“The word consideration has not been defined under the Income Tax Act therefore we need to verify its meaning from the law which govern principles of contract. Consideration has been defined u/s 2(d) of Indian Contract Act which inter-alia reads:-
“That at the desire of the promisor, the promise or any other person has done or abstained from doing, or does or abstains from doing, or promises to do or to abstain from doing, something, such act or abstinence or promise is called a consideration for the promise.”
In Currie vs. Misa (1875) LR 10 EX-153 the consideration was defined as
“A valuable consideration, in the sense of the law, may consist either in some right, interest, profit, or benefit accruing to the one party, or some forbearance, detriment, loss, or responsibility, given, suffered, or undertaken by the other.”
This definition has been considered by Hon’ble Supreme Court and compared with the definition given in section 2(d) of Contract Act and approved as being practically the same in Chidambara Iyer V. Renga Iyer (1966) 1 SCR 168.
Going by these definitions it cannot be said that the appellant received the money without consideration which is a prerequisite condition for invoking clause (vi) of sub-section (2) of section 56 of the Act because appellant in the facts received the amount against consideration of relinquishing her personal right of claiming monthly maintenance as provided under law. In view of the above of the fact that amount was received against consideration the addition made by Ld. Assessing Officer of the alimony received is deleted.
Proceeding further with the second question “who is spouse” of the individual? The word ‘spouse’ has not been defined under the Income Tax Act. The word ‘spouse’ as defined under law lexicon second edition (2001) means a wife or a husband or bride as the case may be. Since the amount was received by the appellant from the husband as condition of separation and the amount was paid by way of alimony only because they were husband and wife and the appellant was spouse person who has paid the amount therefore the payment received amounts to have been received from the spouse of the individual and hence falls within the exception clause of relative. Therefore also clause (vi) of sub-section (2) section 56 is not applicable and amount received will not amount to income u/s 2(24) of Act.”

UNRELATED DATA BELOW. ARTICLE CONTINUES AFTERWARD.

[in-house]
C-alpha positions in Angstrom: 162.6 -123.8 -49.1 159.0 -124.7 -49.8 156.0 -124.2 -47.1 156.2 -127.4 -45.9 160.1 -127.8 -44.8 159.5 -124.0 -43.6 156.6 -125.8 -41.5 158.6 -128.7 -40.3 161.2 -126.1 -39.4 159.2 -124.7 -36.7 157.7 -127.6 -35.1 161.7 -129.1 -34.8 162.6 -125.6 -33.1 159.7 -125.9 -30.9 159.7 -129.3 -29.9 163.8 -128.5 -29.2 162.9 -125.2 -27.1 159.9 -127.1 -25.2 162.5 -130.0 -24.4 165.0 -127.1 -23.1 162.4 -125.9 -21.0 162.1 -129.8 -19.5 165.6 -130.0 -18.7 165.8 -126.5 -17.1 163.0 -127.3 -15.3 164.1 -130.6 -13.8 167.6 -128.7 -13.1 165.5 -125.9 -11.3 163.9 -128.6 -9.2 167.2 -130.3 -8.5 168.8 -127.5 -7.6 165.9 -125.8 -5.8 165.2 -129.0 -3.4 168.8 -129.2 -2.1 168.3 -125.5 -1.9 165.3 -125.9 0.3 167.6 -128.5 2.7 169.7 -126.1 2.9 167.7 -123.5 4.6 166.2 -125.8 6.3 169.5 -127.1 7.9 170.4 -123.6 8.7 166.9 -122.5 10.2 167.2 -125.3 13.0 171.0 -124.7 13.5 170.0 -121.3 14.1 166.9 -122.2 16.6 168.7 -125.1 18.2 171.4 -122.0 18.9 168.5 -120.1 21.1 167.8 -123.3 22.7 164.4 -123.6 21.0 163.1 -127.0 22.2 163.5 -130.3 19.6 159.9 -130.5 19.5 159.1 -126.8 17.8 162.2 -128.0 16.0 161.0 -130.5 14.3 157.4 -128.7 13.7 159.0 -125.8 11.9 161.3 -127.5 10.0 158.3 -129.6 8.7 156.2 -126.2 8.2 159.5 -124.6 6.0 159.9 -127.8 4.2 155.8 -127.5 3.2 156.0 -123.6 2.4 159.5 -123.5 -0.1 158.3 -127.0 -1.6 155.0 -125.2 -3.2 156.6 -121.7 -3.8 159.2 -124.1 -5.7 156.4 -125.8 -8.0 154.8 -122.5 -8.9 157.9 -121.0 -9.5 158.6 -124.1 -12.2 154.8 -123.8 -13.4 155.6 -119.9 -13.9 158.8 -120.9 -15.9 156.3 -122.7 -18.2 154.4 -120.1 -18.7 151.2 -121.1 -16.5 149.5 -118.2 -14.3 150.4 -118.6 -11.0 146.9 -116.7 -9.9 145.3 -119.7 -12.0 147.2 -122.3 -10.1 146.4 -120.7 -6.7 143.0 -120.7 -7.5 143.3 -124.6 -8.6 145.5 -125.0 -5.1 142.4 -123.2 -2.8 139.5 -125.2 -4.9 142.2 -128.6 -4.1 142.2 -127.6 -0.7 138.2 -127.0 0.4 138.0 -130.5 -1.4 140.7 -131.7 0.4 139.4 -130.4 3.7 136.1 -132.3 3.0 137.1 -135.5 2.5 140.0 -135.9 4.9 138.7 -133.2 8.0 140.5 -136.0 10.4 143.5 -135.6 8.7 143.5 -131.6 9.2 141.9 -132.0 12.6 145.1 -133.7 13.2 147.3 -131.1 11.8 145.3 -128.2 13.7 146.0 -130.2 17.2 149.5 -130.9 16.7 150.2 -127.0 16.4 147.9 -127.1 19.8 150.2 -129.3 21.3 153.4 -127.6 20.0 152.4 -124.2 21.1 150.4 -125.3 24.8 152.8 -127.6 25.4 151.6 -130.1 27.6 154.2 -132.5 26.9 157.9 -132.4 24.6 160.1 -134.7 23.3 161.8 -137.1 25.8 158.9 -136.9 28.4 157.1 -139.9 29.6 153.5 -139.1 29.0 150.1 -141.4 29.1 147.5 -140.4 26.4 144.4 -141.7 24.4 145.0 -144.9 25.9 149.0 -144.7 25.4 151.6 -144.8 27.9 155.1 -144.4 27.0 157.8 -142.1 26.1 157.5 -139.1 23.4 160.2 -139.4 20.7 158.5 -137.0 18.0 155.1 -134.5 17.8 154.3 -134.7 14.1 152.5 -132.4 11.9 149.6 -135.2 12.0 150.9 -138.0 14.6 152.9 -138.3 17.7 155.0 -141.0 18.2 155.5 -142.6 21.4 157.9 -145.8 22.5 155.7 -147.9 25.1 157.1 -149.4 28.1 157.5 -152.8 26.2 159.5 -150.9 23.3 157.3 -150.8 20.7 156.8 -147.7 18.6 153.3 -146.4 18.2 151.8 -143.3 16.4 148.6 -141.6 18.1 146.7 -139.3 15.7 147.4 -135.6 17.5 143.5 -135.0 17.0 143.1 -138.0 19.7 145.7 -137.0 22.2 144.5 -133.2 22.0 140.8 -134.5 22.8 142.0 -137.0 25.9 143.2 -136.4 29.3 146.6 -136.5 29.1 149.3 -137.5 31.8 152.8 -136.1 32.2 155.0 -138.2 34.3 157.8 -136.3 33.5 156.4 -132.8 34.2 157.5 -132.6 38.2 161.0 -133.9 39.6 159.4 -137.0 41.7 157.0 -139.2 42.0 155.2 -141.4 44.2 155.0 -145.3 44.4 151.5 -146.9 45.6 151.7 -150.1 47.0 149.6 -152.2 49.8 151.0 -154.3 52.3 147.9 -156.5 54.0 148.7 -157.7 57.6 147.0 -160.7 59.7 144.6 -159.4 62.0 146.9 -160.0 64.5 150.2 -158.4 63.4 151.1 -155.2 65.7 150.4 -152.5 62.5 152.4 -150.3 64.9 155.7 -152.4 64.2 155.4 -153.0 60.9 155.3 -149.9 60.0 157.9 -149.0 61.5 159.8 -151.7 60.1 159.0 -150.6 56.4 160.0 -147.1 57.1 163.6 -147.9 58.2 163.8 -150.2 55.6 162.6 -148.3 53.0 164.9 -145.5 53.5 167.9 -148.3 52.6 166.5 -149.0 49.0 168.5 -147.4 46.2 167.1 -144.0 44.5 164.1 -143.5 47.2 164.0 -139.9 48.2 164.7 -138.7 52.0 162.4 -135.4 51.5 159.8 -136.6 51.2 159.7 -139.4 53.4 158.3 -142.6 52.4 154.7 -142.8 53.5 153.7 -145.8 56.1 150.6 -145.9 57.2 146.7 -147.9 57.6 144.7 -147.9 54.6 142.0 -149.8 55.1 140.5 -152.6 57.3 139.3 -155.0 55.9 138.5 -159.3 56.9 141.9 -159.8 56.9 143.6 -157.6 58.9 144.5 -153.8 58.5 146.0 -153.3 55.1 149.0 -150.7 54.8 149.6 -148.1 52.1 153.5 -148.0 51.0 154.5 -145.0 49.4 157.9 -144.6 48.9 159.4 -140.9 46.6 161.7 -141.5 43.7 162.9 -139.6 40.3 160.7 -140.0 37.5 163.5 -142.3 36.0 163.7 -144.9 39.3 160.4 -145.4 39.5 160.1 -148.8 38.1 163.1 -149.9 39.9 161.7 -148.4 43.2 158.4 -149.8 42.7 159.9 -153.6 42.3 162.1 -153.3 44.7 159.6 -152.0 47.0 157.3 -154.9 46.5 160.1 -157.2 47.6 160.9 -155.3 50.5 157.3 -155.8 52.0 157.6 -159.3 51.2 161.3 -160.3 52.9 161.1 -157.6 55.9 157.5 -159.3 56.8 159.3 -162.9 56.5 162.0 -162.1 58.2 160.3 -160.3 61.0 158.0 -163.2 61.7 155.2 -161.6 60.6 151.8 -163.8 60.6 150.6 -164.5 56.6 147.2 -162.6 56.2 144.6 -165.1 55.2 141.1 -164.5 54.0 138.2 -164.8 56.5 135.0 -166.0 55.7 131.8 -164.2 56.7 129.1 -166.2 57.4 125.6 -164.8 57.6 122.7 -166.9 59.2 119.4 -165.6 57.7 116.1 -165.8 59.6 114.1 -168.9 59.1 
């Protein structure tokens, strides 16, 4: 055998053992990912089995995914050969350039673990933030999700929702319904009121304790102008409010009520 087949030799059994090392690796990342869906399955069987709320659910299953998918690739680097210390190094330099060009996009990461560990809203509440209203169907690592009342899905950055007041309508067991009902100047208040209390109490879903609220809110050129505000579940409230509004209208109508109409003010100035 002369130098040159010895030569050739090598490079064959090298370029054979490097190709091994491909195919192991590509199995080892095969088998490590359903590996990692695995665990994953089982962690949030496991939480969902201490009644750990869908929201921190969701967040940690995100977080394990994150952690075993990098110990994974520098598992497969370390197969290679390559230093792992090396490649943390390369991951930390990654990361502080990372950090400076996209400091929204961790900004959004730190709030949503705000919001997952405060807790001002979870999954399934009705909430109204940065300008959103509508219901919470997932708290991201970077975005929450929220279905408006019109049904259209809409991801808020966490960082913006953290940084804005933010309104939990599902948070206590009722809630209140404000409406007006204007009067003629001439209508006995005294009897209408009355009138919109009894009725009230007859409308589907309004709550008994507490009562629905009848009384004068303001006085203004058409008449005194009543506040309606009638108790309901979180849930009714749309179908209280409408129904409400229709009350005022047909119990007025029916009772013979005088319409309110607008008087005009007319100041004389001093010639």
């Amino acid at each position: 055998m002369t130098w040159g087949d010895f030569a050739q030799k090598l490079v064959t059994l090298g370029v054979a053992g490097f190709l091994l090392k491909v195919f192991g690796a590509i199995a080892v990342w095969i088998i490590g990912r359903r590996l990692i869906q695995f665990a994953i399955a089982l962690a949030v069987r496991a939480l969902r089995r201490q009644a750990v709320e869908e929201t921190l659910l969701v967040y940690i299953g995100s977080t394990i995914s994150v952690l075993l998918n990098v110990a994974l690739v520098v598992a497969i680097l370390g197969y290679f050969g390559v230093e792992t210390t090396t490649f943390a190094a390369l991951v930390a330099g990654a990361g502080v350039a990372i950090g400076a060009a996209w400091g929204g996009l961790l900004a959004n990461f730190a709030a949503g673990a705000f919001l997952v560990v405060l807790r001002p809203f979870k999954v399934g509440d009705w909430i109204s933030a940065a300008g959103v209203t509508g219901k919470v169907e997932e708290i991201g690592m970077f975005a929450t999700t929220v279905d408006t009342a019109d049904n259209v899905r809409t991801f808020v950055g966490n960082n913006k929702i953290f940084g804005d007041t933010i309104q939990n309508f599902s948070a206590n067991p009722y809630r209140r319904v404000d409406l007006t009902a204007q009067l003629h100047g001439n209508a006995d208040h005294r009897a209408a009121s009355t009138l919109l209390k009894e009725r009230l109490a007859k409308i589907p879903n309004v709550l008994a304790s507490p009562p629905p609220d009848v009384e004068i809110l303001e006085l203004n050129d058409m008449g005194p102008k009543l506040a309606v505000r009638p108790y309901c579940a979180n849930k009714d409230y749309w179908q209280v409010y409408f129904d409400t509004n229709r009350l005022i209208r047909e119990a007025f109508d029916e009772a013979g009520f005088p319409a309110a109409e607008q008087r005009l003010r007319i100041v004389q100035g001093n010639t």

7. Aggrieved, the Revenue is in appeal before us. At the outset, the Ld. Departmental Representative submitted that payments in lieu of divorce were to be made in installments and there was no mention of lump- sum payment in the divorce agreement. He further argued that the divorce was executed in 1990 and the amount was received in the Financial Year 2007- 08 in which year the assessee was not a wife of husband as the divorce had already taken place and, therefore, the amount received by her from him did not fit into the definition of relative as provided in explanation to section 56(2) (vi). Reliance in this respect was placed on the case law of Princes Maheshwari Devi vs. CIT reported in 147 ITR 258 wherein it was held that monthly receipts of alimony were income taxable under the Act.
In view of the above facts and circumstances, we do not find any infirmity in the orders of CIT (A). Hence, the appeal filed by the Revenue is dismissed.
Order pronounced in Open Court on 14/06/2013